Chris Bouchillon

An outline drawing of an older man holding a guitar.

Album cover of "The Original Talking Blues Man." Image from Wirz' American Music.

(1893-1968) Born in Oconee County, South Carolina, Christopher Allen Bouchillon was a country and blues musician who is often credited with originating the talking blues musical style. Coming from a musical family, Chris formed the Bouchillon Trio with his brothers, Charley and Uris. Chris played the mandolin and provided vocals, Charley played fiddle, and Uris played guitar. As a band, they recorded six sides; two of the sides were recorded under the name The Greenville Trio. Bouchillon developed his signature talking way of singing because he supposedly had a horrible singing voice. His recording director at the time recommended that he re-record a few songs by talking instead of singing, resulting in his hit song, "Talking Blues." He continued to perform his signature style of music until he retired from professional music during The Great Depression and opened up a dry cleaning shop in Greenville. He eventually retired from his dry cleaning business and moved to Florida, where he died at a nursing home. He was 75 years old when he passed.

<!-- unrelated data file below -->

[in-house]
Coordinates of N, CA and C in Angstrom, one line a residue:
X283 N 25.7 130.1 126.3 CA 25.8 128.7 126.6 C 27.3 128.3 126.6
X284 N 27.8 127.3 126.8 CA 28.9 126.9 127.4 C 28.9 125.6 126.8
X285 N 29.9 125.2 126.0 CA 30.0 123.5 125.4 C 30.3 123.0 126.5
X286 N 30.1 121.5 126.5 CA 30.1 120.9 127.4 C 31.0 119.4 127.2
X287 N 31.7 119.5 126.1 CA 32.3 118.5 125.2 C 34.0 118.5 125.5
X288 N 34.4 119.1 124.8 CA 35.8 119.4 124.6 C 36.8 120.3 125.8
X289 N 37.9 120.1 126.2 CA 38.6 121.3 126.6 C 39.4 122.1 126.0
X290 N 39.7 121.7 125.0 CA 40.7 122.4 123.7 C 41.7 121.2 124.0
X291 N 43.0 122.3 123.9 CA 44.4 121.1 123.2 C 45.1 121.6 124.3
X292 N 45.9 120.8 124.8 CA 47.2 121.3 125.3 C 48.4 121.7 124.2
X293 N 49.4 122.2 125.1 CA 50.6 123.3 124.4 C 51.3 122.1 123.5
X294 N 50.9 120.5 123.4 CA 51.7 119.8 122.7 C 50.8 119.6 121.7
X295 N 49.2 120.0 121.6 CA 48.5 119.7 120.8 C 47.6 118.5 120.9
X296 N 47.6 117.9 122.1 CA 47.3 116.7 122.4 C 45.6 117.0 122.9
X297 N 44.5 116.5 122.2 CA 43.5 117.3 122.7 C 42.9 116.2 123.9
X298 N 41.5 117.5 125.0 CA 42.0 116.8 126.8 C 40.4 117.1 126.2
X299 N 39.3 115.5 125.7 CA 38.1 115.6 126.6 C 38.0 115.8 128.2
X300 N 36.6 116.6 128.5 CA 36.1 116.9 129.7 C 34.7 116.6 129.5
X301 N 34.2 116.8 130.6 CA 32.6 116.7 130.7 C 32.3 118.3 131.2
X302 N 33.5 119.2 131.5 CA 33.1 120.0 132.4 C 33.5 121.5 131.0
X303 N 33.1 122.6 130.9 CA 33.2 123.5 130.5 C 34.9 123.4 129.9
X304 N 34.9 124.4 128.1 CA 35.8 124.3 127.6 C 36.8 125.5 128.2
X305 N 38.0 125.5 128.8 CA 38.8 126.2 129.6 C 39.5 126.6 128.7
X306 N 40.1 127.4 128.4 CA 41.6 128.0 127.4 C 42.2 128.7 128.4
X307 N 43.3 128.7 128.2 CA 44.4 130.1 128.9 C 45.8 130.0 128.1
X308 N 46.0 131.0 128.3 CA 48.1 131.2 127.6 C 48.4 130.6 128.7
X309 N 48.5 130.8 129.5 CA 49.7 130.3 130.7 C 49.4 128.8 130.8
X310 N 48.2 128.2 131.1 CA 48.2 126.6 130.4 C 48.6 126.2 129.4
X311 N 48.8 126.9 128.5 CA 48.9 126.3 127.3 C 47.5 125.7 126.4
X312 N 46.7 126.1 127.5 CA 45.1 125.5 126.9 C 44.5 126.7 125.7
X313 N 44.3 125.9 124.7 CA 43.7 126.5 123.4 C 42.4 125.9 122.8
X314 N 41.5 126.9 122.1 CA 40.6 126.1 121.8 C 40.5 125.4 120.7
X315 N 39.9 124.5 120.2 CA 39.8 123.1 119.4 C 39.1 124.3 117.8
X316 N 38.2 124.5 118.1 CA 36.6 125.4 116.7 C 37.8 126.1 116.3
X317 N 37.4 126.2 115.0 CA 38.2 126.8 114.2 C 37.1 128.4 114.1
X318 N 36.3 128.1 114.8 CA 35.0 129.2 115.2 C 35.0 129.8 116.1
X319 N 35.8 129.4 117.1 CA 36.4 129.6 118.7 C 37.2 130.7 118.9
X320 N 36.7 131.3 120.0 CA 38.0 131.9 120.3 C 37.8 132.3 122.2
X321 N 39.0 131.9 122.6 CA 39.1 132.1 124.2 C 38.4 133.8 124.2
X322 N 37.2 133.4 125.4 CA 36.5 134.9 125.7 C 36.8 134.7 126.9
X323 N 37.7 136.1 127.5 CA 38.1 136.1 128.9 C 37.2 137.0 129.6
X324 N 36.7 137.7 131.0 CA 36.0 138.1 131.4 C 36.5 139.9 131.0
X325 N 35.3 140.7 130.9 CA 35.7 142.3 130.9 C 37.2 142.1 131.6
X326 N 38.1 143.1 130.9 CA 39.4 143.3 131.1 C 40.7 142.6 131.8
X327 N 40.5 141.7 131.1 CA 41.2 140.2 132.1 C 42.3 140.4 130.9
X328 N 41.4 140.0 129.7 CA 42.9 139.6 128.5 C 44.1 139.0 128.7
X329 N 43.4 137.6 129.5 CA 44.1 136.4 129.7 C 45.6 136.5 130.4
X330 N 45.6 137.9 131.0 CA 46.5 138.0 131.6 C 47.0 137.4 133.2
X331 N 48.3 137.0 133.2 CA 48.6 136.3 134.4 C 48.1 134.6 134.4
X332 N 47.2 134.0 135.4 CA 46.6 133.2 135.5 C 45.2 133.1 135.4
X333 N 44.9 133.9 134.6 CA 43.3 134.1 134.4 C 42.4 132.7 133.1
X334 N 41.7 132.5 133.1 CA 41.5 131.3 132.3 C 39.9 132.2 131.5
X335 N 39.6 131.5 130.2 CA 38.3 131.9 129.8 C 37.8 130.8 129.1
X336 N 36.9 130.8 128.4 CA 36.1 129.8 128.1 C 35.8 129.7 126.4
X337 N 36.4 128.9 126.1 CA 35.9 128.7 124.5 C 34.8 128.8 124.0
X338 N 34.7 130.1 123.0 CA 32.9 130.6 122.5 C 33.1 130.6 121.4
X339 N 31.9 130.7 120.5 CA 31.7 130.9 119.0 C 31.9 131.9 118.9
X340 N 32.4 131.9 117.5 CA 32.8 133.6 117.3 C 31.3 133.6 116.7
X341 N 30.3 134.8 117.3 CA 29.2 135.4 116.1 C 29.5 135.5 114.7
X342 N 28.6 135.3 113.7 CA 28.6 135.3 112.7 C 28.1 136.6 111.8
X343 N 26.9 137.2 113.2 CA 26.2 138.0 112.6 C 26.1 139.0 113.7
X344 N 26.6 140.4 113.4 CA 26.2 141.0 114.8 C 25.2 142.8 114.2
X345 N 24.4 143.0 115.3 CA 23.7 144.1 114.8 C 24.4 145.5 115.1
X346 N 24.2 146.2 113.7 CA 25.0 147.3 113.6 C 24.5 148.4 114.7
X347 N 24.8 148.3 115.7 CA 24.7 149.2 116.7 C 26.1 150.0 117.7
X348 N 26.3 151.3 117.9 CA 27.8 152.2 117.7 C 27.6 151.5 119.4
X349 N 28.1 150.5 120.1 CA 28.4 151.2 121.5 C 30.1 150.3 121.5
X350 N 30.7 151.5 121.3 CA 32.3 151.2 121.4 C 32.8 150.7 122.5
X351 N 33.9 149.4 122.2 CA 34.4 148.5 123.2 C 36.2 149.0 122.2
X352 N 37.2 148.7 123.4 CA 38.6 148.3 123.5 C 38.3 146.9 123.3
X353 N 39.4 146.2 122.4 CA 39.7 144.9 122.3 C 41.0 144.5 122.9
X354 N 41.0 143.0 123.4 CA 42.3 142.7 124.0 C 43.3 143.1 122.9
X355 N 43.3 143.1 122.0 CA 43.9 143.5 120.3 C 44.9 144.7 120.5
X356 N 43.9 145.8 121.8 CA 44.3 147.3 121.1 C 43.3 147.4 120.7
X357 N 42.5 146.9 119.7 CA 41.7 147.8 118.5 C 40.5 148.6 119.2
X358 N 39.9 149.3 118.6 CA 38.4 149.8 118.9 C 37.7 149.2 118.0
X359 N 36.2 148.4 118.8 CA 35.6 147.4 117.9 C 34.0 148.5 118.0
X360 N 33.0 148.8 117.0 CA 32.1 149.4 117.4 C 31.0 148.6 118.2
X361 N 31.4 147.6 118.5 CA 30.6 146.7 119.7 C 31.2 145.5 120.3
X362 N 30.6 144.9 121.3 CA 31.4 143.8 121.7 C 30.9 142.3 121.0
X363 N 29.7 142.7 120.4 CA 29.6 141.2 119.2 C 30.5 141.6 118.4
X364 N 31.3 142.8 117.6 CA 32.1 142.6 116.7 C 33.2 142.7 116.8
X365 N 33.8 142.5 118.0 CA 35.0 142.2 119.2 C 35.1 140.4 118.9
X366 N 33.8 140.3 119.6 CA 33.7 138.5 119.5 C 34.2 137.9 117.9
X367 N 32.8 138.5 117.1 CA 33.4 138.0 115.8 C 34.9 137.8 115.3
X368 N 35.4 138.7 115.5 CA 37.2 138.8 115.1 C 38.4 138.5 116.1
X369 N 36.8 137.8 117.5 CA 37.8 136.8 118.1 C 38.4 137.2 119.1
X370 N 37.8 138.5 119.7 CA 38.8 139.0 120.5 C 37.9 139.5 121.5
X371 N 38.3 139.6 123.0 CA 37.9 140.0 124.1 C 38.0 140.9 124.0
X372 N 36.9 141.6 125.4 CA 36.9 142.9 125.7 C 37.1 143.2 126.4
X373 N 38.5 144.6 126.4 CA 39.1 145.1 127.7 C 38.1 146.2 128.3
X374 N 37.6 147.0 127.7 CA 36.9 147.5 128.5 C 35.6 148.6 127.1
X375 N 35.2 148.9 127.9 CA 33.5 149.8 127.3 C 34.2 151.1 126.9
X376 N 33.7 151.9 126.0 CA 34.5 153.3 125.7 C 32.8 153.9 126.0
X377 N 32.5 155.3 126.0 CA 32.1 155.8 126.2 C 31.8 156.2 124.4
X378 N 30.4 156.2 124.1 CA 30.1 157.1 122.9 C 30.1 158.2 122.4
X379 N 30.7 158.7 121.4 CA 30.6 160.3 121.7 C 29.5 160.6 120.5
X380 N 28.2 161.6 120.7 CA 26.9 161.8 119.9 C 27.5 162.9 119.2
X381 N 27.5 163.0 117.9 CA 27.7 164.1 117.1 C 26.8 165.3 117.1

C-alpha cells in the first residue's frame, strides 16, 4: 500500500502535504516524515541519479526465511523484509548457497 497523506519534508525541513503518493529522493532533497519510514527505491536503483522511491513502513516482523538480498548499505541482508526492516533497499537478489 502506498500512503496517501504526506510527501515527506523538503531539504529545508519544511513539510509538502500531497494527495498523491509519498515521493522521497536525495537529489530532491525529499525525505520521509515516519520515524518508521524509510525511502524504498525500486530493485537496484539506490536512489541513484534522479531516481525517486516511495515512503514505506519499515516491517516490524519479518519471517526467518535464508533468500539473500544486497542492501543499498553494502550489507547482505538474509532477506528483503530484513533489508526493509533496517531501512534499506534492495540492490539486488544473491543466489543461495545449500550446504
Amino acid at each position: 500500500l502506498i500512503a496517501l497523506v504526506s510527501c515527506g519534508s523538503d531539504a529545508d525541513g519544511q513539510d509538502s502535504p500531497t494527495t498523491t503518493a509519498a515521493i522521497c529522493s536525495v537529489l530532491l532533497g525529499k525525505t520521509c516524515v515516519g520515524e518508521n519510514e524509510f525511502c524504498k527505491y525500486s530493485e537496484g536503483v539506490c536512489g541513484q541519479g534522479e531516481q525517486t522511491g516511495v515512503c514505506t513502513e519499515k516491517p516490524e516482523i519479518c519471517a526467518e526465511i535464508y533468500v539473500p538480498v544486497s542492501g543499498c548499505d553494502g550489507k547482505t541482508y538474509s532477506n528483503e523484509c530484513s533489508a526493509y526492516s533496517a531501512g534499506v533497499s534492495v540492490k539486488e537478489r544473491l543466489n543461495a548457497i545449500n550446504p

Bouchillon's musical legacy has influenced many musicians, including Woody Guthrie and Bob Dylan.